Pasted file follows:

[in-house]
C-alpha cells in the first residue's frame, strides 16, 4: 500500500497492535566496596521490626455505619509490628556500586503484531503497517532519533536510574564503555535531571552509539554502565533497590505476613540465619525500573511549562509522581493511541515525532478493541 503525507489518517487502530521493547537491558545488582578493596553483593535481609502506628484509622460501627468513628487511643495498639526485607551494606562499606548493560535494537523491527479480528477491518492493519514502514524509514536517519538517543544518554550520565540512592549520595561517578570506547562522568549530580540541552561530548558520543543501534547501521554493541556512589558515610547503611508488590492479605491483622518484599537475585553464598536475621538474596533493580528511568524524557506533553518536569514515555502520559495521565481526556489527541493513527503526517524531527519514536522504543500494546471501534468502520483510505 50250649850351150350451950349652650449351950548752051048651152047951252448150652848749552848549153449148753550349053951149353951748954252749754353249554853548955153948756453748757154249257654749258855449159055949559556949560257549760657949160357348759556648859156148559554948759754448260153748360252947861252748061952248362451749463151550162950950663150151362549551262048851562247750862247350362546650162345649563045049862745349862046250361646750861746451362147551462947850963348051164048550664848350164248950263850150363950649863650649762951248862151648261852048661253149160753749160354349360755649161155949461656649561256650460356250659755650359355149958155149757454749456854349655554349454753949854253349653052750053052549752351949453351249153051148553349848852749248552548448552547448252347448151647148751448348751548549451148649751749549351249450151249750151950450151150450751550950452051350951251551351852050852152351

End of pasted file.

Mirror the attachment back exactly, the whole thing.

[in-house]
C-alpha cells in the first residue's frame, strides 16, 4: 500500500497492535566496596521490626455505619509490628556500586503484531503497517532519533536510574564503555535531571552509539554502565533497590505476613540465619525500573511549562509522581493511541515525532478493541 503525507489518517487502530521493547537491558545488582578493596553483593535481609502506628484509622460501627468513628487511643495498639526485607551494606562499606548493560535494537523491527479480528477491518492493519514502514524509514536517519538517543544518554550520565540512592549520595561517578570506547562522568549530580540541552561530548558520543543501534547501521554493541556512589558515610547503611508488590492479605491483622518484599537475585553464598536475621538474596533493580528511568524524557506533553518536569514515555502520559495521565481526556489527541493513527503526517524531527519514536522504543500494546471501534468502520483510505 50250649850351150350451950349652650449351950548752051048651152047951252448150652848749552848549153449148753550349053951149353951748954252749754353249554853548955153948756453748757154249257654749258855449159055949559556949560257549760657949160357348759556648859156148559554948759754448260153748360252947861252748061952248362451749463151550162950950663150151362549551262048851562247750862247350362546650162345649563045049862745349862046250361646750861746451362147551462947850963348051164048550664848350164248950263850150363950649863650649762951248862151648261852048661253149160753749160354349360755649161155949461656649561256650460356250659755650359355149958155149757454749456854349655554349454753949854253349653052750053052549752351949453351249153051148553349848852749248552548448552547448252347448151647148751448348751548549451148649751749549351249450151249750151950450151150450751550950452051350951251551351852050852152351